scientifically advanced culture, people who share our world-view
– they’ll tell you that evil, that Satan and his demons, are very
real. They know, because they’ve encountered them. They’ve
seen them. Truth is, they exist in our culture too. We just don’t,
or won’t, see them.
NPR (National Public Radio) journalist Scott Simon has always
avoided using the word “evil” when covering terrible events
around the globe. He claims he was “of a generation educated to
believe that ‘evil’ was a cartoonish moral concept.” But then he
watched, with his daughters, some of the sickening images from
the chemical weapons attack in Syria in April 2017 that killed
scores of people, many of them children. Simon writes:
We watched in silence. I’ve covered a lot of wars, but could think
of nothing to say to make any sense. Finally, one of our
daughters asked, “Why would anyone do that?” I still avoid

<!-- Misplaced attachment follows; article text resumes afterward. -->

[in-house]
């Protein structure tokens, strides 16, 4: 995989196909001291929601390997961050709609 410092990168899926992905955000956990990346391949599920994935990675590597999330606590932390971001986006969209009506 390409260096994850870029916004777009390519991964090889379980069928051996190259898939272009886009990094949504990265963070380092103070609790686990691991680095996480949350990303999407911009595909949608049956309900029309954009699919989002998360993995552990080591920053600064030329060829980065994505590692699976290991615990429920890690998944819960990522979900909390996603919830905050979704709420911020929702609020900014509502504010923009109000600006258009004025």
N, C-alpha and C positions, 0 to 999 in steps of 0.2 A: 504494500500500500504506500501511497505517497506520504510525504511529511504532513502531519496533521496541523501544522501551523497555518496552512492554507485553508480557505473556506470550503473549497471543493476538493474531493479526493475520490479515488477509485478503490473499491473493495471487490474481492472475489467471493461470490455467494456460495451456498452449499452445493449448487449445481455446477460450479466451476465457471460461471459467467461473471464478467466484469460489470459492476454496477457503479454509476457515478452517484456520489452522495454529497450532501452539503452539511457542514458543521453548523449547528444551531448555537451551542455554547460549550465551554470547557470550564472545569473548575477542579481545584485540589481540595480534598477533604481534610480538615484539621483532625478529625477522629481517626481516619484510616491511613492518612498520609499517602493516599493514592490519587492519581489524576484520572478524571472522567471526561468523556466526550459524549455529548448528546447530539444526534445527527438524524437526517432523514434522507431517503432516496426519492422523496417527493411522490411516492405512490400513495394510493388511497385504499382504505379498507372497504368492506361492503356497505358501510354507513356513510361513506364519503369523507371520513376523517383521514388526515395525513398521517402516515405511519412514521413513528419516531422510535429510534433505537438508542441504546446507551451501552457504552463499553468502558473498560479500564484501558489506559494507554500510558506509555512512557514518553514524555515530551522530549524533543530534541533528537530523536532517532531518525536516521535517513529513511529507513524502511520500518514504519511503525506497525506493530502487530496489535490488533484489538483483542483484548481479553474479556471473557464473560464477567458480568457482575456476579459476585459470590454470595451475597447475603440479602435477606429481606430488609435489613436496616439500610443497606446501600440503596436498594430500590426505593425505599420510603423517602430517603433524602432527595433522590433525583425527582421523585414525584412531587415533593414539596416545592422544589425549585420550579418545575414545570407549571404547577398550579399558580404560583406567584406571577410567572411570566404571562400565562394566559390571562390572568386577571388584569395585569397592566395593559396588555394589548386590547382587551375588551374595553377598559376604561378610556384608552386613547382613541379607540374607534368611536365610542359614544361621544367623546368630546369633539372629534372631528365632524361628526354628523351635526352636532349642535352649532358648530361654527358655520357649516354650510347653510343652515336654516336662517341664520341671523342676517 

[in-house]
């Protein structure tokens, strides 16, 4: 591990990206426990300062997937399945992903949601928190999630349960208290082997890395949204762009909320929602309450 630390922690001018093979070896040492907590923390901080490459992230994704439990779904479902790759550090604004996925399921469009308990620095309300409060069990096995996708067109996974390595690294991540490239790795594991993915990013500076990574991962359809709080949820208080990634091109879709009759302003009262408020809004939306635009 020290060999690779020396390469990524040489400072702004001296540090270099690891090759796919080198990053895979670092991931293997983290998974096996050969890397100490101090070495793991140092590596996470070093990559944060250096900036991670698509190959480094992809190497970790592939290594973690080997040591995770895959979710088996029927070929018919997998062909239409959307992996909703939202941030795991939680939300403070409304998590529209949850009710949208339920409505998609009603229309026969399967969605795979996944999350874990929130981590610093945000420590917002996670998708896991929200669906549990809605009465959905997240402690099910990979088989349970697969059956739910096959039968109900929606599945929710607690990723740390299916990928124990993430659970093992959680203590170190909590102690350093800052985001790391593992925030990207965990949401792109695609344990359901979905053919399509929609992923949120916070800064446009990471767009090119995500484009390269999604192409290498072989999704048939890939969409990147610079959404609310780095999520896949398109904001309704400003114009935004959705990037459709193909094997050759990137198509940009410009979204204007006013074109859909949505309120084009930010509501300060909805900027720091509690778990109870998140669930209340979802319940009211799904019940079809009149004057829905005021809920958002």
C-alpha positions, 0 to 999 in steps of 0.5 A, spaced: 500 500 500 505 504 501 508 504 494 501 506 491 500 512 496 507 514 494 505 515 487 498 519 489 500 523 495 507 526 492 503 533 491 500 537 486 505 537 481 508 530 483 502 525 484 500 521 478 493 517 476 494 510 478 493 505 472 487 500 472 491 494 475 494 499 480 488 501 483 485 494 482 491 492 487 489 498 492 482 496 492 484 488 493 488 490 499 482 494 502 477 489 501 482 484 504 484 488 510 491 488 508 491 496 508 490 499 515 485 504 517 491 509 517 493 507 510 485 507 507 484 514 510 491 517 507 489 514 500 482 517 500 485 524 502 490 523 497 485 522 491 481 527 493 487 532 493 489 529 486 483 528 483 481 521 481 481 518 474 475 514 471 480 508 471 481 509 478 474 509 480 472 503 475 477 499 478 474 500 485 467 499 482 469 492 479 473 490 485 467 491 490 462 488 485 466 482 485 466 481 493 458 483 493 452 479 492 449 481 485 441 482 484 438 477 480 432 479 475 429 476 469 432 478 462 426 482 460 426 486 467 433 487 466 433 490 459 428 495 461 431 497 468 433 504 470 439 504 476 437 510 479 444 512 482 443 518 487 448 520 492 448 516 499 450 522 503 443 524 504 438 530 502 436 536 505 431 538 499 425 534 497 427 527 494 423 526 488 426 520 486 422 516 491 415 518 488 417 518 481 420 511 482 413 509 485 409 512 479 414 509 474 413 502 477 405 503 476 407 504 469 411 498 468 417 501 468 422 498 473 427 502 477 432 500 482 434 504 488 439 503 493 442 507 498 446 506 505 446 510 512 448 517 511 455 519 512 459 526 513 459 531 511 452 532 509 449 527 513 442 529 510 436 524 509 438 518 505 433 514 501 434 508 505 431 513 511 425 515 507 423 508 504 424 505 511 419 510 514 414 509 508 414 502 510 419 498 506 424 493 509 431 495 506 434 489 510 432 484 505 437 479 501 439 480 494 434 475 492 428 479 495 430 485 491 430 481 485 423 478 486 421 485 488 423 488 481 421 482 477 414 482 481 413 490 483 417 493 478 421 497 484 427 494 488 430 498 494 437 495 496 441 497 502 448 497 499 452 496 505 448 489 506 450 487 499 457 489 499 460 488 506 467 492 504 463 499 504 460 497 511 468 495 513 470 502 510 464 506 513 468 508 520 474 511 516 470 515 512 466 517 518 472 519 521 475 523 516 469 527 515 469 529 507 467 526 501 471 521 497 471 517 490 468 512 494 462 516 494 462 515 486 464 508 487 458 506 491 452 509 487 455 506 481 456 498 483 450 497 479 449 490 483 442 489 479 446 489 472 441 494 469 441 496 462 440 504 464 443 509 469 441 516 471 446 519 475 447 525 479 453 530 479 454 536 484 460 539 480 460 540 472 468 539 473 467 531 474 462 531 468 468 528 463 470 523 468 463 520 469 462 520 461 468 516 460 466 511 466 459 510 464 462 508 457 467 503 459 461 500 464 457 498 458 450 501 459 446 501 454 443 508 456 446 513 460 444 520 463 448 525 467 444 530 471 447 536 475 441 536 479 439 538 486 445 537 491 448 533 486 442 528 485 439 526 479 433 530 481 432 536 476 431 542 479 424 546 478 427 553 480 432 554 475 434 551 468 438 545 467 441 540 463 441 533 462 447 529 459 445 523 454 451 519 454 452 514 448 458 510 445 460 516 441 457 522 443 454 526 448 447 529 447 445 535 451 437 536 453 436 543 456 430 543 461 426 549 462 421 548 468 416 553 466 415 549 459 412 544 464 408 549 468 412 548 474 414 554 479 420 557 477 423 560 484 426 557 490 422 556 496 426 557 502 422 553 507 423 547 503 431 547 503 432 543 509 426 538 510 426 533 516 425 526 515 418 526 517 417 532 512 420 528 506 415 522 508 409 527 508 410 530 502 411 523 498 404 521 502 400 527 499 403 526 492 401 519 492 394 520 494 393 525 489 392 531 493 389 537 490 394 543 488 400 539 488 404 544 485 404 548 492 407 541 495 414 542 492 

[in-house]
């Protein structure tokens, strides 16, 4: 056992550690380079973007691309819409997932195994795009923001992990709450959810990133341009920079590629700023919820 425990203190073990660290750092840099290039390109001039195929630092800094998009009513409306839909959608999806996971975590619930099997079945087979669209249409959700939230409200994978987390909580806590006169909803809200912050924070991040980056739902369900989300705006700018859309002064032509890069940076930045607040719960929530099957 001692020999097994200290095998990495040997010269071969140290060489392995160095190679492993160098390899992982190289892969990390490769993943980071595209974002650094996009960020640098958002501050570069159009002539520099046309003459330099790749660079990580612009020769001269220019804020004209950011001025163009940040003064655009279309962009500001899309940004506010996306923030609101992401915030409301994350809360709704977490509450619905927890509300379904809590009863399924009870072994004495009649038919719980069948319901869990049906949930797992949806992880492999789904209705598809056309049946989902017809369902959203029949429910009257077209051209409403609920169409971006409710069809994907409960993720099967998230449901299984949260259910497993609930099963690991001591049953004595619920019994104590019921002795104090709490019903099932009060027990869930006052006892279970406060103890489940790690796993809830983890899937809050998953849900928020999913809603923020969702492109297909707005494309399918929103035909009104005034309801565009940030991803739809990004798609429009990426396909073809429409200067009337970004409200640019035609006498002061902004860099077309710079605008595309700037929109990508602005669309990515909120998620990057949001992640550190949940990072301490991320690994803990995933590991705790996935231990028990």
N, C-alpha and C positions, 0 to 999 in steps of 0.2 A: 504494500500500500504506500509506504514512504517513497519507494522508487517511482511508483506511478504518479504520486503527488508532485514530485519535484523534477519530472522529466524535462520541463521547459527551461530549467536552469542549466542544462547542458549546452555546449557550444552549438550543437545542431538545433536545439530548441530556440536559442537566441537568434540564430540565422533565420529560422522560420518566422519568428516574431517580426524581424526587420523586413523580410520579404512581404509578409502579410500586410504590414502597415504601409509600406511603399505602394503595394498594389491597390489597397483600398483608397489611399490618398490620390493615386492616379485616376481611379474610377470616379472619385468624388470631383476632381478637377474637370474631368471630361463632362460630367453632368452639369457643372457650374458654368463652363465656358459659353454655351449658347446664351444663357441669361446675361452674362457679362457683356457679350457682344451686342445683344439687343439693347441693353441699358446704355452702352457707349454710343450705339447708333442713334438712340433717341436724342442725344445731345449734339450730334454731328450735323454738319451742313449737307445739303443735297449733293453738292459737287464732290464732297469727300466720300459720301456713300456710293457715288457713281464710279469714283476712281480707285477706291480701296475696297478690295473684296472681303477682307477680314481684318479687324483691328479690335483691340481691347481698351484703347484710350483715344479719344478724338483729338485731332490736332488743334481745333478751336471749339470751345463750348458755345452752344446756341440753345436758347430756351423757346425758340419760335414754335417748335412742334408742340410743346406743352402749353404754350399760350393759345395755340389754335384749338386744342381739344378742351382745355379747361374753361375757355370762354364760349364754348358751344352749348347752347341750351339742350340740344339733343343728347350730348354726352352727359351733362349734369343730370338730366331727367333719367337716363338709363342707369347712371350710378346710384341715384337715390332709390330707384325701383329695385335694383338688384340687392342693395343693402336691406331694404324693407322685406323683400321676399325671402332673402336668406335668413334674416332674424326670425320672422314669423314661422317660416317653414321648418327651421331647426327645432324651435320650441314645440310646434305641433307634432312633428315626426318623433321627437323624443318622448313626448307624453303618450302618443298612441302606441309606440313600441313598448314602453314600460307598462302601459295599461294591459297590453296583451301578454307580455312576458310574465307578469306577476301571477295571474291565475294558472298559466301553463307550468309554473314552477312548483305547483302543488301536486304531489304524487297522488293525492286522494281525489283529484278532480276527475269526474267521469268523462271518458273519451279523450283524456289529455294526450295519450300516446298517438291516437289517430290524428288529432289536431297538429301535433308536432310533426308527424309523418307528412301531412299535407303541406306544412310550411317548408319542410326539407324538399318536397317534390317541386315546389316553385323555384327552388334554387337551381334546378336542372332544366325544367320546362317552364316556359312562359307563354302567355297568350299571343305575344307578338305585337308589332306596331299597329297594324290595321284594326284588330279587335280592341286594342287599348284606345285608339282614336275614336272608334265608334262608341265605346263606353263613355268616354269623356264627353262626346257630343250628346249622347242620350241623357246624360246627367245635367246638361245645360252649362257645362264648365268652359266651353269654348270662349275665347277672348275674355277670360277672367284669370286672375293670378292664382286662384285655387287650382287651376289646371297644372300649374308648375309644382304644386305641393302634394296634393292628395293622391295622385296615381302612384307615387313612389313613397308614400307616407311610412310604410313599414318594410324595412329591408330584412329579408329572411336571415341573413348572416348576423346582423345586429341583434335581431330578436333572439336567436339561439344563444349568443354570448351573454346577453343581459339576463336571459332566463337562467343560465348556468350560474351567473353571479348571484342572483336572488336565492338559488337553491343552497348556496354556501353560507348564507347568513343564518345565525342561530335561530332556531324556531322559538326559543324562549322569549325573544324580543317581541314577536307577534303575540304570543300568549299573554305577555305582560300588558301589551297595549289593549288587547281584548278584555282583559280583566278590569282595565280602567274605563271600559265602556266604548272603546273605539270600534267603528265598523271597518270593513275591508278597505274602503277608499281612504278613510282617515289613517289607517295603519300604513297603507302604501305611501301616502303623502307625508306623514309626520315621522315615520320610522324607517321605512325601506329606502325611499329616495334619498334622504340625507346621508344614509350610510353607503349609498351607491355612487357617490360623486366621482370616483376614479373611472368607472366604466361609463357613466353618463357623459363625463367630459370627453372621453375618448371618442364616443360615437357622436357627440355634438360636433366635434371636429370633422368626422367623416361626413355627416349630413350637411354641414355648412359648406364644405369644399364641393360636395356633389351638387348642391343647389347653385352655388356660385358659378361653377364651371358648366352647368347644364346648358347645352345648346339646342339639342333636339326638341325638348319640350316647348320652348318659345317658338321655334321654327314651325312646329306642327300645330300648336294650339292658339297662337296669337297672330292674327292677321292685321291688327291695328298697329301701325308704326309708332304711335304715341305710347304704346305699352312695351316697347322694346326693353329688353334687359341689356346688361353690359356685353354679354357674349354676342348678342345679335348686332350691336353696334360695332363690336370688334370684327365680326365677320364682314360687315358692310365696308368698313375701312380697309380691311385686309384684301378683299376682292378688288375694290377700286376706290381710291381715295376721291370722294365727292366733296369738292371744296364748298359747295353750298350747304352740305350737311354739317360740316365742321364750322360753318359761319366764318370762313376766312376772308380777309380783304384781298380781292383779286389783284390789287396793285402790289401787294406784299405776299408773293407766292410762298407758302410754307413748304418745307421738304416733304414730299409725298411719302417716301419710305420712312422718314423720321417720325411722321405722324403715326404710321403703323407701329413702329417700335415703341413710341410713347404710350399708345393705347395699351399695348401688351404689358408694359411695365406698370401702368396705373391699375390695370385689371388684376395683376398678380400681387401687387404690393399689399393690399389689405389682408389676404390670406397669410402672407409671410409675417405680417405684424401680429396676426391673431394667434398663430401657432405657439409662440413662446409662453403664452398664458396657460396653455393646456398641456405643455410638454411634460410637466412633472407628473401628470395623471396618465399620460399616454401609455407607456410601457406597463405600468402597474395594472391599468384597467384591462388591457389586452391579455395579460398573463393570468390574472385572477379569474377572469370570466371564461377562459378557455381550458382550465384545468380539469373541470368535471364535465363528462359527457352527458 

saying “evil” as a reporter. But as a parent, I’ve grown to feel it
may be important to tell children about evil, as we struggle to
explain cruel and incomprehensible behavior they may see not
just in history. … but in our own times.
I’ve interviewed Romeo Dallaire, who commanded U.N.
peacekeeping forces in Rwanda in 1993 and 1994 when more
than 800,000 Tutsi Rwandans were then slaughtered over three
months. Dallaire said that what happened made him believe in
evil, and even a force he called the devil. “I’ve negotiated with
him,” he told us, “shaken his hand. Yes. There is no doubt in my
mind … and the expression of evil to me is through the devil and
the devil at work and possessing human beings and turning
them into machines of destruction. … And one of the evenings in
my office, I was looking out the window and my senses felt that
something was there with me that shifted me. I think that evil
and good are playing themselves out and God is monitoring and
looking at how we respond to it.”ii The powers of evil are very